The subject of salvage title vehicles is, believe it or not, a relatively interesting one. A salvage car is one that an insurance company has determined will cost more money to repair than a high percentage than the car itself is worth (percentage thresholds vary by state). Car lovers, especially those who enjoy doing serious repairs with them, can talk about salvage cars all day. Really, what is more fun than bringing a vehicle that has been totally scrapped and heading to the trash pile of death and in perfect working order?
(I can think of many things, but once again, I am not a mechanic).
But there are many problems that must be solved in order to take a vehicle saved from rough diamonds from the garbage heap and put it back on the road, and one of the most important has to do with titling. It is important to understand that once an insurance company considers a vehicle to be a total loss, its title will be “qualified” as salvage (hence the term “salvage title”). In most states, you cannot drive a salvage title car on the road or get insurance for it, and it is difficult to find a company willing to insure or obtain financing to buy even a previously salvaged title car. Most big-name dealerships also avoid accepting a salvage car as a trade-in. Which brings us to our topic: how to get a salvage title removed from a vehicle. I think it’s best to start with this question: Can I remove a salvage title on a vehicle?
And the quick and dirty answer is:
It can not.
Fortunately, that is not the end of the discussion. This is why.
Title Name Games
Before we begin, it is important to note that trying to hide a car’s history in a way that is not totally “by the book” in its particular condition is a felony called title laundering.
Each state’s car license regulations are different and you should always check your state’s unique registration requirements and titling rules before considering a salvage car title. However, the rules are quite similar in most jurisdictions and they work this way. Once a vehicle’s title has been qualified as salvage, it will never go back to the way it was titled before. In most states, however, the title can be rebranded as “rebuilt recovery” (or in some places “refurbished” or “assembled”). This, of course, will require you to repair the vehicle and send it to the DMV for inspection. If you pass the snuff, the DMV will re-mark the title as “rebuilt.”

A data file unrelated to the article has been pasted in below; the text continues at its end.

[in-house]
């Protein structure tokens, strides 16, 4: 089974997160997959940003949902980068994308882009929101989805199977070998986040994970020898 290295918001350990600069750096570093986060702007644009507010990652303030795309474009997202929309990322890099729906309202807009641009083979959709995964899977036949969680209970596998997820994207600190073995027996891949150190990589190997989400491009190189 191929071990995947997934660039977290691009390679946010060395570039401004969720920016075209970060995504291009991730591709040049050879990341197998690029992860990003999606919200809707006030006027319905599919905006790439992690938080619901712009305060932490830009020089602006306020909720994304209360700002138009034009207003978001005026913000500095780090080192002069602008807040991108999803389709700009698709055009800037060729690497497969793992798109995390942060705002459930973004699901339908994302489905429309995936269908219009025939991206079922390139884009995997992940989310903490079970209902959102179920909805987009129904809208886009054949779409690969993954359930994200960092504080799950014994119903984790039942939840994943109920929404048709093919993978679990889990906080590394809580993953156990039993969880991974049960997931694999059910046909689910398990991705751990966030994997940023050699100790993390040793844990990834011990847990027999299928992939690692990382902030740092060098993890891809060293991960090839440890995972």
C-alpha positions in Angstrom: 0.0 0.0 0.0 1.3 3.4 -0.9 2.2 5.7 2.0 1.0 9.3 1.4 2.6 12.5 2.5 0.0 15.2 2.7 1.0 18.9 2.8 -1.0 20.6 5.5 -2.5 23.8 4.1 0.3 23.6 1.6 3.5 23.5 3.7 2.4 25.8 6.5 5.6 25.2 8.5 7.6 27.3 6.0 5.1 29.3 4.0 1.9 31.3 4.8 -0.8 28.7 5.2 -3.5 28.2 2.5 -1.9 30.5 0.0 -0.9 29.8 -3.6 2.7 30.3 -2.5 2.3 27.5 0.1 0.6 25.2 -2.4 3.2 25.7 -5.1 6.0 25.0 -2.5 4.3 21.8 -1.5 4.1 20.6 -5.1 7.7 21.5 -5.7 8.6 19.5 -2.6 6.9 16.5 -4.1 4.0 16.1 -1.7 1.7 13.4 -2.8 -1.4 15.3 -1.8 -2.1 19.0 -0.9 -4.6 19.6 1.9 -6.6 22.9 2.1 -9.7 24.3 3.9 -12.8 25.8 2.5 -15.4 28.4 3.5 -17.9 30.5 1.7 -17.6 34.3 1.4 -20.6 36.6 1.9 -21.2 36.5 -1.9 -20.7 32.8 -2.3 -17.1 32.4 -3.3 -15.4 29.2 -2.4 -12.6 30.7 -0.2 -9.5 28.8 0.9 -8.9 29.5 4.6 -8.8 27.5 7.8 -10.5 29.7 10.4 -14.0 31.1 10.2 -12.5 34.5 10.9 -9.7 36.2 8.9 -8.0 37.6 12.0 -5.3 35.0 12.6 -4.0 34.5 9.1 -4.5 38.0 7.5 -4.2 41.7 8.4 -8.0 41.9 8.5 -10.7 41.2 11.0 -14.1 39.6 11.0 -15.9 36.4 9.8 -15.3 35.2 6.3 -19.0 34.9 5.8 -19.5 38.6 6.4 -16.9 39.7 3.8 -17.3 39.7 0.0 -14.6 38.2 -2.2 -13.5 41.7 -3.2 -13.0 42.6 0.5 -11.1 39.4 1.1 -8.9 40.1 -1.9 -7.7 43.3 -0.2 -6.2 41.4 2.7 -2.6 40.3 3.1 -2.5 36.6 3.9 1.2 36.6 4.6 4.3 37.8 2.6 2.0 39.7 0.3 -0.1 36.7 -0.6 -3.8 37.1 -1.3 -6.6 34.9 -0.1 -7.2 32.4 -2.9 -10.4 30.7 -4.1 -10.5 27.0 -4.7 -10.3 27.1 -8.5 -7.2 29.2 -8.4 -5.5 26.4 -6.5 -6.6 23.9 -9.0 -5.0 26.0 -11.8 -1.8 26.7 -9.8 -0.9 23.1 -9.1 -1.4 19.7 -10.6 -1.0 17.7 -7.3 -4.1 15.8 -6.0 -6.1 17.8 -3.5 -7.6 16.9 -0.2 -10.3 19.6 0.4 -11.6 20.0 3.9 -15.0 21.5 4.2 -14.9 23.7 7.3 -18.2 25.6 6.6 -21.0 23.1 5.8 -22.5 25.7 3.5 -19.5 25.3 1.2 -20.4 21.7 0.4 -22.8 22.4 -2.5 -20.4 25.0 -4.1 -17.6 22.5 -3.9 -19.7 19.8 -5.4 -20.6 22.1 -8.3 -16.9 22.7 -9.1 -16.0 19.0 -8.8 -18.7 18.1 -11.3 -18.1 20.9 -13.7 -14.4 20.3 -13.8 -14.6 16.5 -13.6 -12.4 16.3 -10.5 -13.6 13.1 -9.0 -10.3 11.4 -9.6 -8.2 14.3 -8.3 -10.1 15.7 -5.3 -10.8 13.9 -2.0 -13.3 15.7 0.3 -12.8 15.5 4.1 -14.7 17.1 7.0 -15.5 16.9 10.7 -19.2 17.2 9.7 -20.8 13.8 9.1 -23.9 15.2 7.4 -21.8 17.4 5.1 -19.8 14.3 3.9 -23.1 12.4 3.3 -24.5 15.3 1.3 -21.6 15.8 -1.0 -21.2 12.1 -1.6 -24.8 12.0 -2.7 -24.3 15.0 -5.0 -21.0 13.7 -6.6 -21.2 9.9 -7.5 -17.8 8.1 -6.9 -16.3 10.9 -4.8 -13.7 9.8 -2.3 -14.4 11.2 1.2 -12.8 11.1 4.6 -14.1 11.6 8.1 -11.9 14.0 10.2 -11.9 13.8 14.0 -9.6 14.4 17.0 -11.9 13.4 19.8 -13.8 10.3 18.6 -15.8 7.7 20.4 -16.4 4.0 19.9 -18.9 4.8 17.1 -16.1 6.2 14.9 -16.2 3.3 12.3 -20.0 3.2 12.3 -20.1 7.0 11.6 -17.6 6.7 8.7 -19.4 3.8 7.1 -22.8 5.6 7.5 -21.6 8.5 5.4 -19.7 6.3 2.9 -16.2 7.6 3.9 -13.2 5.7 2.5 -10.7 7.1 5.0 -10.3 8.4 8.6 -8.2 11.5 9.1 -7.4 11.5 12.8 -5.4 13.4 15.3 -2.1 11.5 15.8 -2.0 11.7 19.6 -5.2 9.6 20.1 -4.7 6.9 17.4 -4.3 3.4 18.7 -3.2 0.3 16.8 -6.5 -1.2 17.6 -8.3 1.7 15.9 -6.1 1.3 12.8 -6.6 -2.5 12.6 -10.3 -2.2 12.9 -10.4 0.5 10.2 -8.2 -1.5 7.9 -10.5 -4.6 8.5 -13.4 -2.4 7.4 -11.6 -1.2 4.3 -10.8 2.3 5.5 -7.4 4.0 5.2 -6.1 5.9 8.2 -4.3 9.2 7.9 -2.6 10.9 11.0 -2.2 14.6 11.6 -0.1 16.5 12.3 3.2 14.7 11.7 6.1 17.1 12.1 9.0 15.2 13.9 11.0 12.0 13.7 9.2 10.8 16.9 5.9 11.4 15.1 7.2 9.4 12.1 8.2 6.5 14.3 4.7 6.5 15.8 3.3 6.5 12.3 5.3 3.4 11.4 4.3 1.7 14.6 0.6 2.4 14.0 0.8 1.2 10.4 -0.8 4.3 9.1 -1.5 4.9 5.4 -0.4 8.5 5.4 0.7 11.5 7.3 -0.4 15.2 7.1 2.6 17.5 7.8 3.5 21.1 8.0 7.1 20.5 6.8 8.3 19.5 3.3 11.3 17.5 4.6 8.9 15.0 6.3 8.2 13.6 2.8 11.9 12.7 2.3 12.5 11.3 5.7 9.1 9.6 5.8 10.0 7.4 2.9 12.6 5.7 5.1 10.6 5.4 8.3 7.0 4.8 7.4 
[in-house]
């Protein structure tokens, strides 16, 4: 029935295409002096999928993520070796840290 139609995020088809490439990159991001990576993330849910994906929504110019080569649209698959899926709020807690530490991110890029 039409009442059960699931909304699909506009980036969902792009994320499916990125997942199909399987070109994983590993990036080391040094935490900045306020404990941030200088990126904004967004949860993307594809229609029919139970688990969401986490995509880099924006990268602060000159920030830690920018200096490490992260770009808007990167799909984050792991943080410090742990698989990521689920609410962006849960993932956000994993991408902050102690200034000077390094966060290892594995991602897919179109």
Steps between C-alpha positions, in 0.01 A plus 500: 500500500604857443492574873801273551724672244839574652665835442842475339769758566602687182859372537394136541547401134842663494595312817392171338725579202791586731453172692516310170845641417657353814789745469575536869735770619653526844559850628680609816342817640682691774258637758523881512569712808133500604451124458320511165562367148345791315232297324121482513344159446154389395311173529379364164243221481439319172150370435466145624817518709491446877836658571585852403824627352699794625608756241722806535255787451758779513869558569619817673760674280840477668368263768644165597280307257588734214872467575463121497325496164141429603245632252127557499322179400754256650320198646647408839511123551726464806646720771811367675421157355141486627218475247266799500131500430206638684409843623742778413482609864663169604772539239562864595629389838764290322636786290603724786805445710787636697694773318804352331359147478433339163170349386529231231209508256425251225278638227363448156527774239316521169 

So I guess you could technically say that the salvage title has been removed. But only technically. Anyone who knows anything about vehicle titles (and auto history reporting services) will see the word “rebuilt” and know that it means that it used to be called salvage. That includes, by the way, all insurance companies and any well-informed potential buyers. If that’s a big problem for you, skip the salvage game. If not, keep reading.
The actual steps
Here is a brief summary of the steps you will normally need to follow to “remove” a ransom title:
1. Buy the vehicle
This may or may not be as simple as it sounds. Some states will only allow licensed rebuilders to buy or own a salvage title car. If that is the case in your state, you will only be able to have the vehicle once it has been repaired and has gone through the inspection and rebranding process.
2. Repair the vehicle
Make sure you know what you are doing or have the vehicle repaired by a certified mechanic who does. Also, be sure to hold on to each and every vehicle document and take lots of photos before and during the repair process.
3. Get the inspection
Obtain and complete the necessary forms from the DMV to have the car inspected. This is where all the documents and those photos come into play. The DMV will most likely require you to submit your bill of sale, salvage title, photos, and other documentation as part of the process.
Once you’ve handled the paperwork, schedule an inspection and have the vehicle inspected. Remember, you cannot legally drive the vehicle to the inspection facility, so you will likely have to tow it there.
Once the inspection has passed (and you have paid the inspection fees), the inspector will place a sticker on the vehicle indicating that it has passed.
4. Final paperwork
Your next move will be to apply for the trademark title, which will require filling out more forms and paying more fees. You should then receive the title with a statement marked on your face indicating that the vehicle has been rebuilt.
Another potential problem: If your vehicle received its salvage title in another state, you may need to have it inspected and rebranded in that state before you can register it at your home. Again, check your state regulations before making your purchase.